The 56th @BFI London Film Festival opens today with Tim Burton’s “Frankenweenie” How Mexican Culture inspire him. See press and pics!
Latam Film has joined forces with the BFI with the aim to promote the Latin American Films present in its 56th Edition.
We will be announcing full programme of Latin American Movies and events shortly but first here is an interview from earlier on with director Tim Burton speaking about his new film Frankenweenie and how Mexican culture has influenced him.
For full interview click here.
About his Mexican influences:
Director Tim Burton, renowned for making light of dark themes, was earlier in October in Mexico to promote his latest stop-motion animation film, “Frankenweenie,” about a boy who revives his dog after it becomes roadkill, at a time when Mexicans are preparing to celebrate death with music, costumes and rituals on their Day of the Dead.
TIM BURTON: “Of all the cultures I’ve visited and been to, I find the Mexican way of dealing with (death) the most positive,”.
One month ahead of the holiday, Mexicans are decorating their homes with animated skeletons, tombstones, alters with offerings for passed relatives and other death paraphernalia. Many of them crowded outside of the St. Regis Hotel in Mexico City hoping for a glimpse of the famous director, holding up signs declaring their love for his movies. “I’ve been waiting for this moment since I was five years old,” one poster said in Spanish.
In Mexico, the obsession with death is evident everywhere — the capital’s popular newspaper El Grafico splashes large photos of bloodied corpses on its covers and inside pages. Fans of Mr. Burton said his work resonates with them because of the way it portrays the death as something that can be transcended or undone.
“Mexicans always keep the dead close,” said Policarpo Cruz, a 38-year-old Mexican accountant waiting to meet Mr. Burton with his 11-year-old son. “They always visit. They’re company for us. That doesn’t scare us. It’s agreeable that the dead don’t leave, but stay. Family is so important for our culture and we need to maintain that unity. That’s what Tim Burton does: he gives life to the dead. To us, that’s normal. That’s how we live in Mexico.”
He added that Mexicans often laugh at the idea of death because they don’t really believe in it.
“Frankenweenie,” Mr. Burton’s full-length remake of his 1984 live-action short film, tells the tale of a boy who digs his bull terrier out of its grave and manages to give it life again in an elaborate science experiment. The dog, Sparky, has dark circles around its eyes, bolts in its neck and apparent sewing where his skin and limbs had come apart. At one point, Sparky swallows a fly that then crawls out from patching on its neck. The film is in black-and-white, giving it a particularly dark edge, and includes many of the same scenes from the live-action original, and music from his typical collaborator on soundtracks, Danny Elfman.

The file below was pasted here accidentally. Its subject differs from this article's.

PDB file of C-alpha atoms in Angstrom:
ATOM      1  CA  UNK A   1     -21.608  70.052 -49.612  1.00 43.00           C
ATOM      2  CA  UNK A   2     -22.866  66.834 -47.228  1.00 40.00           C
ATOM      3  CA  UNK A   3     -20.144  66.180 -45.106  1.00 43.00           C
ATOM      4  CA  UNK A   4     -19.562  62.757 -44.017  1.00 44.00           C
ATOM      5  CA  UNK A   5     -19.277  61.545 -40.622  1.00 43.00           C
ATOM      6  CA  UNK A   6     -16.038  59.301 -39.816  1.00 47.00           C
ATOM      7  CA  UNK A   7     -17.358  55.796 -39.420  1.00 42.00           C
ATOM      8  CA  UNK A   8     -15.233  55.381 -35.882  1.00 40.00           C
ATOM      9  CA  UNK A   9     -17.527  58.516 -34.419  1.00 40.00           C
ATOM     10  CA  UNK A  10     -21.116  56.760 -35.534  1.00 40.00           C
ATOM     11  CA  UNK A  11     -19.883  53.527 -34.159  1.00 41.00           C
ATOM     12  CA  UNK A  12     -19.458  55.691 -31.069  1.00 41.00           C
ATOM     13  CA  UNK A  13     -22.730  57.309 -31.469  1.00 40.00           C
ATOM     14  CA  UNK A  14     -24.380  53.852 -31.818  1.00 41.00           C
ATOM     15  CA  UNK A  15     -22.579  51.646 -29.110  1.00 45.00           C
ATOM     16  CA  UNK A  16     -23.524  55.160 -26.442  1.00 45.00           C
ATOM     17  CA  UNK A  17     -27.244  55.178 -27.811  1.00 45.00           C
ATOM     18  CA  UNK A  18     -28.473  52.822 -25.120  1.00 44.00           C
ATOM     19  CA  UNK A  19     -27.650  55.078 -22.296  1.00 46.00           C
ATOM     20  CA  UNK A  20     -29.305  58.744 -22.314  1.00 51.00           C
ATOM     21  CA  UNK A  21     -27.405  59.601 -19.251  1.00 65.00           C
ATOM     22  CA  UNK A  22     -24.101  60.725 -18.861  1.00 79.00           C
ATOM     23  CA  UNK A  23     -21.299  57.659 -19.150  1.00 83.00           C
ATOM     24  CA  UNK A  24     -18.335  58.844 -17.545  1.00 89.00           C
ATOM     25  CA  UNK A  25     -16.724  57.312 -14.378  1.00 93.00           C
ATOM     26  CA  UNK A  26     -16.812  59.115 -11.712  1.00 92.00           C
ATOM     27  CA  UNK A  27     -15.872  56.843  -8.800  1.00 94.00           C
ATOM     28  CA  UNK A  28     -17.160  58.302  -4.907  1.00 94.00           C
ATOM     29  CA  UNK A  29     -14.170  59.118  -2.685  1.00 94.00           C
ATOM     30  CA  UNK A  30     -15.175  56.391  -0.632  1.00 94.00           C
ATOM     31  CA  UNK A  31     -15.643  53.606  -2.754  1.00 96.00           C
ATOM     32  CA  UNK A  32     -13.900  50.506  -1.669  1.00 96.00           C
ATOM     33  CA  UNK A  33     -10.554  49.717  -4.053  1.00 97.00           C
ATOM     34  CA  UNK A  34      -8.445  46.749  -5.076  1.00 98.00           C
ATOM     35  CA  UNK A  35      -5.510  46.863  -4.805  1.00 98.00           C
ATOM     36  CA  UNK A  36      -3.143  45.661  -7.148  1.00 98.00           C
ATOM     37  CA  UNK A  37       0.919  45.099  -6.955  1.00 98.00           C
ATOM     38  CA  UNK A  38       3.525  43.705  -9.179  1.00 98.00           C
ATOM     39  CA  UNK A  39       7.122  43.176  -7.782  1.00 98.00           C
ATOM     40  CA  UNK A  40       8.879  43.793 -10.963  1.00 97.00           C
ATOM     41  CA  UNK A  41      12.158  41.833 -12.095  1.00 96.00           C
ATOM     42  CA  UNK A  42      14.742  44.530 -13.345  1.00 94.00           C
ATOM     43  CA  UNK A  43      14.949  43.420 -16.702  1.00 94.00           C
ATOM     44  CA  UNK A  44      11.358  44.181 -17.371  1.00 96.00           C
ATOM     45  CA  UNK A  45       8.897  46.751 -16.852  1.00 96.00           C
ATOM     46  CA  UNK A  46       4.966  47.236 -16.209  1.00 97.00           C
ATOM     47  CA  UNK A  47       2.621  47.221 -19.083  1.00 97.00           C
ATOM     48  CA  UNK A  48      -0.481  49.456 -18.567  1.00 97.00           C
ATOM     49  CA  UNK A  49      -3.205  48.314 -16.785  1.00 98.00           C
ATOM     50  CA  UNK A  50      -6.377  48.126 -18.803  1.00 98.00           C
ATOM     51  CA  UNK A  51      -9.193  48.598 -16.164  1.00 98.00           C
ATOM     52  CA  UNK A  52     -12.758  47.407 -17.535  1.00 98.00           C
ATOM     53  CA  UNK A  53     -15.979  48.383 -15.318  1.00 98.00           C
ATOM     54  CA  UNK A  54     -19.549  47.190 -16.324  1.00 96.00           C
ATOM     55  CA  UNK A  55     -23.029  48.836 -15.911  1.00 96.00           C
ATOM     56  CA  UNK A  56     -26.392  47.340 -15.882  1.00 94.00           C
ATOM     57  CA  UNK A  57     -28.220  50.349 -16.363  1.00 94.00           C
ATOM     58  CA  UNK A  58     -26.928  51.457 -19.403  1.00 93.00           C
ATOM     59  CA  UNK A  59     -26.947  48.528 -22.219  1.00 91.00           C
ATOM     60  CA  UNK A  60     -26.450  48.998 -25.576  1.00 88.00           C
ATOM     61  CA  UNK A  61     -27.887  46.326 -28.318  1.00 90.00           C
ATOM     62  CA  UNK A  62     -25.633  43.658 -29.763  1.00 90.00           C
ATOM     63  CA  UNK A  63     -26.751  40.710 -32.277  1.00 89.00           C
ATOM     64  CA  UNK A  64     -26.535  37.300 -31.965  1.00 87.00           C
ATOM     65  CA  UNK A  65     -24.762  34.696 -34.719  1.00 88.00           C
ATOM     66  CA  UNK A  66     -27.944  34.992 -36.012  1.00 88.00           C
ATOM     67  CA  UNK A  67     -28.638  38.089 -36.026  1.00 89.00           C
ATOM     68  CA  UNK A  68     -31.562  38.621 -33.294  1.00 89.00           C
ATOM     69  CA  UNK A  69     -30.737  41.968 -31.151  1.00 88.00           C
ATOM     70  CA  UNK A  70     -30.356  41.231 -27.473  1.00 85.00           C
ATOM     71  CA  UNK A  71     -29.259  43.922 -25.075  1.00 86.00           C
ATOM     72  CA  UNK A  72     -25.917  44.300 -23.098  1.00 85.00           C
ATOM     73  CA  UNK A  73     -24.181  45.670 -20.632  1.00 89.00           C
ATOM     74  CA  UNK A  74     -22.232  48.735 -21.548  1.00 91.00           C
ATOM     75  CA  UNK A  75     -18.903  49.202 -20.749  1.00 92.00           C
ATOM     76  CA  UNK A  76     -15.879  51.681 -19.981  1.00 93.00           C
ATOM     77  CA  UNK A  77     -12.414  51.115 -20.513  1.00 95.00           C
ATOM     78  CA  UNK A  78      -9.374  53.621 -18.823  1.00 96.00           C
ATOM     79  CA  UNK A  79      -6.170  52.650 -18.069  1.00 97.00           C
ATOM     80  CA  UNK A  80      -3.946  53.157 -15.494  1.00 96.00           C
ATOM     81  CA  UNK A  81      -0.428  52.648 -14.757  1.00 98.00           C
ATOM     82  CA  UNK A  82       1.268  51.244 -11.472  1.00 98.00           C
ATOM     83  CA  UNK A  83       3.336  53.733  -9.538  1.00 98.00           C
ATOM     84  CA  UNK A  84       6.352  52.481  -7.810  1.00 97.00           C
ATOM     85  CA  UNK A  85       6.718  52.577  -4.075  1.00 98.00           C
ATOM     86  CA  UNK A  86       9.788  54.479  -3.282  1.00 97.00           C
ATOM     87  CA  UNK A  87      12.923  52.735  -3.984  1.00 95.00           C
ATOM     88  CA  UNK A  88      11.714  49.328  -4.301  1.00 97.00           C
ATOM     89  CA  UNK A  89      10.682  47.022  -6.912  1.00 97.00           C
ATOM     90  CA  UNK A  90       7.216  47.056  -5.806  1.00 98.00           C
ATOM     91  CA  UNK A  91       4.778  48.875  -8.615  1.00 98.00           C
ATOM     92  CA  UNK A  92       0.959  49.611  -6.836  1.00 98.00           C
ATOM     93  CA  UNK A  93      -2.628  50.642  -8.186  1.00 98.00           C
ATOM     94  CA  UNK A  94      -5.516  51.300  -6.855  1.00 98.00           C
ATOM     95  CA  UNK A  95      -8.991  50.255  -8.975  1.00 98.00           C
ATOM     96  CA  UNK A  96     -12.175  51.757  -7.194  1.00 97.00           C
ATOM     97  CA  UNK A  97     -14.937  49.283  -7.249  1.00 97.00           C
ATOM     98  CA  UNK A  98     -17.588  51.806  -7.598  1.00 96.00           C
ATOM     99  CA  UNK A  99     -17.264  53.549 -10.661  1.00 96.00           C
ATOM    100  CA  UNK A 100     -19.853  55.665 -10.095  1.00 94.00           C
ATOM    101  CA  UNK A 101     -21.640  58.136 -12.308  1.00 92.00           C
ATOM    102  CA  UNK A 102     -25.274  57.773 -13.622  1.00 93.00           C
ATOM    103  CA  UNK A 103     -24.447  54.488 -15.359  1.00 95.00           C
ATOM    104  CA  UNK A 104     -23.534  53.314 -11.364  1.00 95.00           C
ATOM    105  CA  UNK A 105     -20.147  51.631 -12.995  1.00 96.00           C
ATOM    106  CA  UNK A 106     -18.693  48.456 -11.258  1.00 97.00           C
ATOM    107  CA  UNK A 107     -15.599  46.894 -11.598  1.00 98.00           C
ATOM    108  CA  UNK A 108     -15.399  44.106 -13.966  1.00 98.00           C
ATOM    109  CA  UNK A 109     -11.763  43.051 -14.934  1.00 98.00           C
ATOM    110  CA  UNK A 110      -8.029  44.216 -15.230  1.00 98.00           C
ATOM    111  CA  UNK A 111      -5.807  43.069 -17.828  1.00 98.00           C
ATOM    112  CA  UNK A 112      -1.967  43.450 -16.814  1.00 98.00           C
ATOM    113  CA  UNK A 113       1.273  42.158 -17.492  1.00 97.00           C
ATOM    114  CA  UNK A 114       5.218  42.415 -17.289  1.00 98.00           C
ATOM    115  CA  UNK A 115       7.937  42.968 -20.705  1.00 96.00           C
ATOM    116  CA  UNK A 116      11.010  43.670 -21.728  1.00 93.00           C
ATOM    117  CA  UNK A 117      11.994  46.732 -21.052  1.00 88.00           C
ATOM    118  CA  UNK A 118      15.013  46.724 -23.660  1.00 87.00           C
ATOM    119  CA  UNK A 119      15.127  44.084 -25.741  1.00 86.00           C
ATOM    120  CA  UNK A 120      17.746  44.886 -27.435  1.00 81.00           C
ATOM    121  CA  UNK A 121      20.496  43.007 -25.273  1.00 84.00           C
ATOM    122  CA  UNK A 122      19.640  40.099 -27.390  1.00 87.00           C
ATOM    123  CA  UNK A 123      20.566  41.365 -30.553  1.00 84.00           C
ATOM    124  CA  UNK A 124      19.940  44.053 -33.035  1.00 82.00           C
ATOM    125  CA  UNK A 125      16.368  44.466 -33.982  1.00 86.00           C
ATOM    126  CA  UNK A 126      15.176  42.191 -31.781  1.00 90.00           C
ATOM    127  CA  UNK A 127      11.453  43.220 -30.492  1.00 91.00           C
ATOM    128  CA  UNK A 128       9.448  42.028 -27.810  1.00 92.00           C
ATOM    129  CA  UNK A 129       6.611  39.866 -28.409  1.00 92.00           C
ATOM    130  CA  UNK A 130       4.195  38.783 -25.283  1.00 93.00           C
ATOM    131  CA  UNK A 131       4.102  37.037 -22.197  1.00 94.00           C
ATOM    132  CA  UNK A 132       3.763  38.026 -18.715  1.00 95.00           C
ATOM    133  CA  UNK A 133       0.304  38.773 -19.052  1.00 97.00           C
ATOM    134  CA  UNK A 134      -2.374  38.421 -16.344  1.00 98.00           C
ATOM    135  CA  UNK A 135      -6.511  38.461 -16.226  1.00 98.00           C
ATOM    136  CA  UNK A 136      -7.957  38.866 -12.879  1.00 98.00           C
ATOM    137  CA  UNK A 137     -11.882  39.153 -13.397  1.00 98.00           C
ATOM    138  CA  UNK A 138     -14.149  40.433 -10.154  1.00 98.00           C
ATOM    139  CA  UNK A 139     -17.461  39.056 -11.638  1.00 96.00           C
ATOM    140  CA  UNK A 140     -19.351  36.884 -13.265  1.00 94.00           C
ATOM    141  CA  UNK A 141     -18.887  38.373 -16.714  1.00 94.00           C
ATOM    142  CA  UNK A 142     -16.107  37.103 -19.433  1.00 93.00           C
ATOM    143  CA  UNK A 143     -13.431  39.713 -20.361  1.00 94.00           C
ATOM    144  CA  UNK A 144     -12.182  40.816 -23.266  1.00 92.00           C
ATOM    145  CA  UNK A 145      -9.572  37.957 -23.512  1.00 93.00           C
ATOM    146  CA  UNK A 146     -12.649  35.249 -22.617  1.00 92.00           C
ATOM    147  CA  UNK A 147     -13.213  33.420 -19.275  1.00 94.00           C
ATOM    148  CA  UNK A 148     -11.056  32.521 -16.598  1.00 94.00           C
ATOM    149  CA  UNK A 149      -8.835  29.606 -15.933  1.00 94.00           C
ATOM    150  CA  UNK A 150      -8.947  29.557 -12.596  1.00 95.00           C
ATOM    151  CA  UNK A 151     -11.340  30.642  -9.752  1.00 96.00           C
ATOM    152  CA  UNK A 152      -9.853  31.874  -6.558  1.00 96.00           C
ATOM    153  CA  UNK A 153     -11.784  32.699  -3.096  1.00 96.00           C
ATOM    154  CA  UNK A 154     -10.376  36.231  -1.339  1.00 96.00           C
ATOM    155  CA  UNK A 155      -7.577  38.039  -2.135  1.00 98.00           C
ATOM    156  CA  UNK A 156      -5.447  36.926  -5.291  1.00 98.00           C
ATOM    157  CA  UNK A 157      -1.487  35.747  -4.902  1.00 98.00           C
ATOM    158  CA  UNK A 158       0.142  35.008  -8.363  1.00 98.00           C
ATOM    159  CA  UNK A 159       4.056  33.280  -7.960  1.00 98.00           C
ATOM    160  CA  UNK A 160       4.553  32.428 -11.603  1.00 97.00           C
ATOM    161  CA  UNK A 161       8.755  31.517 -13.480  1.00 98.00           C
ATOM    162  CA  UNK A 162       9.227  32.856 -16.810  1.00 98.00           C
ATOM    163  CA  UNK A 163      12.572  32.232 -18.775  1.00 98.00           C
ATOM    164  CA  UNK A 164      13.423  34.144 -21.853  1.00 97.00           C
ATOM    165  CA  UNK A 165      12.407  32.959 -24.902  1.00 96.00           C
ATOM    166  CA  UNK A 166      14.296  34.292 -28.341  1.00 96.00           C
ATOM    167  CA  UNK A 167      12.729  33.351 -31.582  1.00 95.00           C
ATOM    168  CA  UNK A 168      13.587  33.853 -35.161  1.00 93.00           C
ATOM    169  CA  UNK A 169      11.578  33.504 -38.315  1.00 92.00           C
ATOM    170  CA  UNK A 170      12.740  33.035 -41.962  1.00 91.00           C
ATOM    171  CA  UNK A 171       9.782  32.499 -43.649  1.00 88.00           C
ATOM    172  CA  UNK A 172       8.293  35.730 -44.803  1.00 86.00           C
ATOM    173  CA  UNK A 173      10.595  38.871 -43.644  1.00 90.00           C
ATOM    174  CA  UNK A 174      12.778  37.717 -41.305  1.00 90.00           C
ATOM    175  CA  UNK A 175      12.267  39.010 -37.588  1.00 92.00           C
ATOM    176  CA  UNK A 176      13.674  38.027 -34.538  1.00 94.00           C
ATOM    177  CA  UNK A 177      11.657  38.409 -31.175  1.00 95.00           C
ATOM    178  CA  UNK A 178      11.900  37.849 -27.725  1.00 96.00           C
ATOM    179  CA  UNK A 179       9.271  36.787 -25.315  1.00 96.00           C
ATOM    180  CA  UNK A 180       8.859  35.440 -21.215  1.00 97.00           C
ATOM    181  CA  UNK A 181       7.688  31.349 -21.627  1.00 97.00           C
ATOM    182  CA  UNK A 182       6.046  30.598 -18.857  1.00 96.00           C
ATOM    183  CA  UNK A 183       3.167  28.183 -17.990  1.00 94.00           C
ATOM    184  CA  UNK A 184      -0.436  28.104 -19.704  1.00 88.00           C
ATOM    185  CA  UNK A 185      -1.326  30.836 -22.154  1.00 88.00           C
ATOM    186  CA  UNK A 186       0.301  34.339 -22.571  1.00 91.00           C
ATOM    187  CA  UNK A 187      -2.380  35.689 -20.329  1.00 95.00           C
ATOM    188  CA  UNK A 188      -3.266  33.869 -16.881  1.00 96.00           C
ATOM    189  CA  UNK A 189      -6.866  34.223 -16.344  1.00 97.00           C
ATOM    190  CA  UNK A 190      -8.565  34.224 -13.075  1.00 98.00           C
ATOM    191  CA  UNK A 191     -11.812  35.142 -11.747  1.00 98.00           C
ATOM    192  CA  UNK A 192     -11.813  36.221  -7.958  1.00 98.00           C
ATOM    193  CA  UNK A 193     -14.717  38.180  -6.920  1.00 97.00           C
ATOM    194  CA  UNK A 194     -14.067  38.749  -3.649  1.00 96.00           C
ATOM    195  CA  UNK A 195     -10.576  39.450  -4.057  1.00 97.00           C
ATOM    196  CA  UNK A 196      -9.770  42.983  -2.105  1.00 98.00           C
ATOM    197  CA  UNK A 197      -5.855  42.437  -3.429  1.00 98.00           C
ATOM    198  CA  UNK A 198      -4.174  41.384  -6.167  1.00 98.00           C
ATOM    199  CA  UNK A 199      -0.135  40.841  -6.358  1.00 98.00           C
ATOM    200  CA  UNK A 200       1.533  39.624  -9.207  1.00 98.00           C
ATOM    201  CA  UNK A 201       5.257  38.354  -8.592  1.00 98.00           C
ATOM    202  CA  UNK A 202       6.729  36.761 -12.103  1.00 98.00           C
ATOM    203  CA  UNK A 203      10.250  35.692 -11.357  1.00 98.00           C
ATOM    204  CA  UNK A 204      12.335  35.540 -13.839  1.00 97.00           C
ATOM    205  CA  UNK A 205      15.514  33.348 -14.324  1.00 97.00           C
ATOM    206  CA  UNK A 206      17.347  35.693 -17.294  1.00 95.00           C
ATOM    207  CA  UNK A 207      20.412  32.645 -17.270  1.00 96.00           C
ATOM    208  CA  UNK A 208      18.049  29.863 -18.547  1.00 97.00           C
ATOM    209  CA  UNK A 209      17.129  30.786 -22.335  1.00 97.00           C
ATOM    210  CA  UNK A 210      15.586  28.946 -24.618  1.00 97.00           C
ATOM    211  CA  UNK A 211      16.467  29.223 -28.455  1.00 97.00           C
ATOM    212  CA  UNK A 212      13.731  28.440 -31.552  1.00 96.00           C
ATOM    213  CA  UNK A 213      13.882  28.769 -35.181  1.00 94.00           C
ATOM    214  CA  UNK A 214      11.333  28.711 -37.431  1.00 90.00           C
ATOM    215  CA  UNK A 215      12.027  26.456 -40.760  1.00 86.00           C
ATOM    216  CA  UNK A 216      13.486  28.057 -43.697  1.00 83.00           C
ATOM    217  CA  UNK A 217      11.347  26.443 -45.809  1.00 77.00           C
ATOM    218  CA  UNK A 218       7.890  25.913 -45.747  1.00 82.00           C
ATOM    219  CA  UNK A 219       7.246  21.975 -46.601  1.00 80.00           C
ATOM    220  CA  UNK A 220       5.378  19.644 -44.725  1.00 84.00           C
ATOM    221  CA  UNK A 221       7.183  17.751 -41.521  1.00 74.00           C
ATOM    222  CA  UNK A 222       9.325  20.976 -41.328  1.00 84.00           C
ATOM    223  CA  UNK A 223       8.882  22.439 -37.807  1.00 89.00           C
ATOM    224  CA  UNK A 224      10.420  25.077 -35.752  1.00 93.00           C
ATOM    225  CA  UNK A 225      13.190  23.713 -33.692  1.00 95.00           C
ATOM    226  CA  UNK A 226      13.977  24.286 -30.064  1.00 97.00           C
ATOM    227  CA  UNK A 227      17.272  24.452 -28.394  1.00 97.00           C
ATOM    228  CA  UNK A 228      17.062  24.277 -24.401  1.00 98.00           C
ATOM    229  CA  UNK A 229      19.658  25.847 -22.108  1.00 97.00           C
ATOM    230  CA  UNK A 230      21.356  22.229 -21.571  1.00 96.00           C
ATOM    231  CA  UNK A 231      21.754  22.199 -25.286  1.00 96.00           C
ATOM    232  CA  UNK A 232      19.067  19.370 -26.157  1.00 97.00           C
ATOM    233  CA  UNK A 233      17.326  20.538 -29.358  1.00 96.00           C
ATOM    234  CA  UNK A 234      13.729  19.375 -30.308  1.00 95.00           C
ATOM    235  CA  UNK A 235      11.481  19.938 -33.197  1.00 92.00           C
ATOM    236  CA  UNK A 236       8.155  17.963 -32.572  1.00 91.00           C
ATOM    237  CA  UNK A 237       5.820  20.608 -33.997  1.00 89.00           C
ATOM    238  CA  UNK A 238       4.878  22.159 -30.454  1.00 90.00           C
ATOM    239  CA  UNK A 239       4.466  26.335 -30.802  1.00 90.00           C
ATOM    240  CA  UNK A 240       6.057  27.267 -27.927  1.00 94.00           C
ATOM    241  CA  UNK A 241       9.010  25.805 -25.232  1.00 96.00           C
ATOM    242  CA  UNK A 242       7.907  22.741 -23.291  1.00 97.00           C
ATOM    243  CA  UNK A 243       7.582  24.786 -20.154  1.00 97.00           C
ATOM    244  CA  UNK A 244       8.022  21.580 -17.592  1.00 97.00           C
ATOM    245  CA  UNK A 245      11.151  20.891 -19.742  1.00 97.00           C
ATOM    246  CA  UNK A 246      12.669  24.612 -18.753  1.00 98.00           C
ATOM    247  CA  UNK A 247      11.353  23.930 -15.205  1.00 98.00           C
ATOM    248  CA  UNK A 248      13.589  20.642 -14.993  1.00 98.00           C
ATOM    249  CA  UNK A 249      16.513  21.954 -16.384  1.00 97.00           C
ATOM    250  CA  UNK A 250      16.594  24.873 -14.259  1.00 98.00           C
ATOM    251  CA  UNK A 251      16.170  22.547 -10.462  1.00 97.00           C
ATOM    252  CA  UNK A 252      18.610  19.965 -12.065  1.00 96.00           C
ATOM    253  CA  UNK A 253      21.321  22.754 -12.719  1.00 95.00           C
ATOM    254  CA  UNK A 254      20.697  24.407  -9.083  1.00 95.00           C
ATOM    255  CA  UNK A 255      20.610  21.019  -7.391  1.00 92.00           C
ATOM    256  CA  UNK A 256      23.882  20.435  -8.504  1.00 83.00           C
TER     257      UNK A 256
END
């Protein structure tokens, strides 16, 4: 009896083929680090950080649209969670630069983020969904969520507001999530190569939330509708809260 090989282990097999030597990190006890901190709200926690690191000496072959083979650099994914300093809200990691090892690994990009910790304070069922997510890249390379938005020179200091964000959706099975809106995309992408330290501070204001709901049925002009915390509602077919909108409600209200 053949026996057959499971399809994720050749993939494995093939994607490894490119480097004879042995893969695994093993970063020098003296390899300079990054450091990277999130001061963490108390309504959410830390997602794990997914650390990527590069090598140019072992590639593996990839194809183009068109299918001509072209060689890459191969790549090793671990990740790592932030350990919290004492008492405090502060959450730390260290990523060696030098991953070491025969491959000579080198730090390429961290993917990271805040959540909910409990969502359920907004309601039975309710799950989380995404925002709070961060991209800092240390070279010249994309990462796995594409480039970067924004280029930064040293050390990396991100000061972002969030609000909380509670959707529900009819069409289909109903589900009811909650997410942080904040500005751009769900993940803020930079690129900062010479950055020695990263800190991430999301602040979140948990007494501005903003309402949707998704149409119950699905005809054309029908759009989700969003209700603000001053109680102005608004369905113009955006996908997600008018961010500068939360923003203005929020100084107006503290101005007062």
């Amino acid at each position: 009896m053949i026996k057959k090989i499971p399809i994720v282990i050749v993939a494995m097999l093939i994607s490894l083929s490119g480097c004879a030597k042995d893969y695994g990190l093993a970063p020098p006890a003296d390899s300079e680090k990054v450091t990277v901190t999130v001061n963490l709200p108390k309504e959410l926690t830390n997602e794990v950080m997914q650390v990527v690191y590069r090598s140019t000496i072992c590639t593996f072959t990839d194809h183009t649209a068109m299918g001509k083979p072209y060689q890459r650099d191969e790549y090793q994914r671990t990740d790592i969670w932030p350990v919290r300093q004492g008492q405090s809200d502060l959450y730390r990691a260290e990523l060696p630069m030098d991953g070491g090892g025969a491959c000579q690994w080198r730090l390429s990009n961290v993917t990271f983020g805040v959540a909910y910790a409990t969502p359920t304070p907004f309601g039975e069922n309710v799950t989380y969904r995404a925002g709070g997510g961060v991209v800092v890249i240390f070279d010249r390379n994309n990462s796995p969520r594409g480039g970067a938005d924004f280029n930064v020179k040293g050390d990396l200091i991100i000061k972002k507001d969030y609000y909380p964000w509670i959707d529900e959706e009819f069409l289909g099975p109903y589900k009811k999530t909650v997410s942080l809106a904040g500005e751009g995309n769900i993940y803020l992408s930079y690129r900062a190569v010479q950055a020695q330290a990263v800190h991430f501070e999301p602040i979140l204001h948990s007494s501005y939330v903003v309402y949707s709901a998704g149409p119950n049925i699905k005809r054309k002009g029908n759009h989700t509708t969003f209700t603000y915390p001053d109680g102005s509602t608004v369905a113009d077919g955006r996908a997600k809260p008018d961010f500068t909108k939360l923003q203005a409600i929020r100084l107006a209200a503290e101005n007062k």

Mr. Burton said it’s his most personal film so far, with many scenes reflecting real memories, including the pet cemetery. The main character, Victor, is more directly based on himself than any of his other protagonists. He said he used to frequent cemeteries when he was younger, living in a suburban middle-class home in Burbank, finding something “quite emotional and beautiful and spiritual” about them.
Like Victor, Mr. Burton said he considers himself a sort of “mad scientist.” His wild gray Albert Einstein hair askew, the movie director wore impenetrable black sunglasses and a black suit, saying the color preference saves him about 30 minutes every morning of trying to figure out what to wear.
He said never understood why so many people refused to talk about death, and noticed that the Hispanics in his neighborhood enjoyed doing so with humor and color. Mexican markets are typically filled with decorated skulls and clothed skeletons smoking cigarettes or playing guitars — an aesthetic Mr. Burton said inspires him.
His own dog when he was a little boy had a terminal disease, and its imminent death was always on Mr. Burton’s mind. In a way, he said, he finds the idea of reversing death in his films as a way to cope with his inability to do so in real life. “It’s a very expensive form of therapy,” he said.
After making the original “Frankenweenie,” Mr. Burton was let go from Disney DIS -0.16% for making what the company thought was a film too dark for children. Asked how he feels about working with them again on the full-length feature, he said he views it as “revenge.”
The movie will be screening tonight as the first gala night to mark the opening of the 56th BFI London International Film Festival.
For tickets please click here.
Source: Latam Film, extracts from the Wal Street Journal
Entry filed under: FILM FESTIVALS, LATAM FILM, LATIN AMERICAN FILM. Tags: BFI London International Film Festival, Latam Film BFI, Latin American Films BFI, Latin American Movies BFI, Tim Burton Frankenweenie.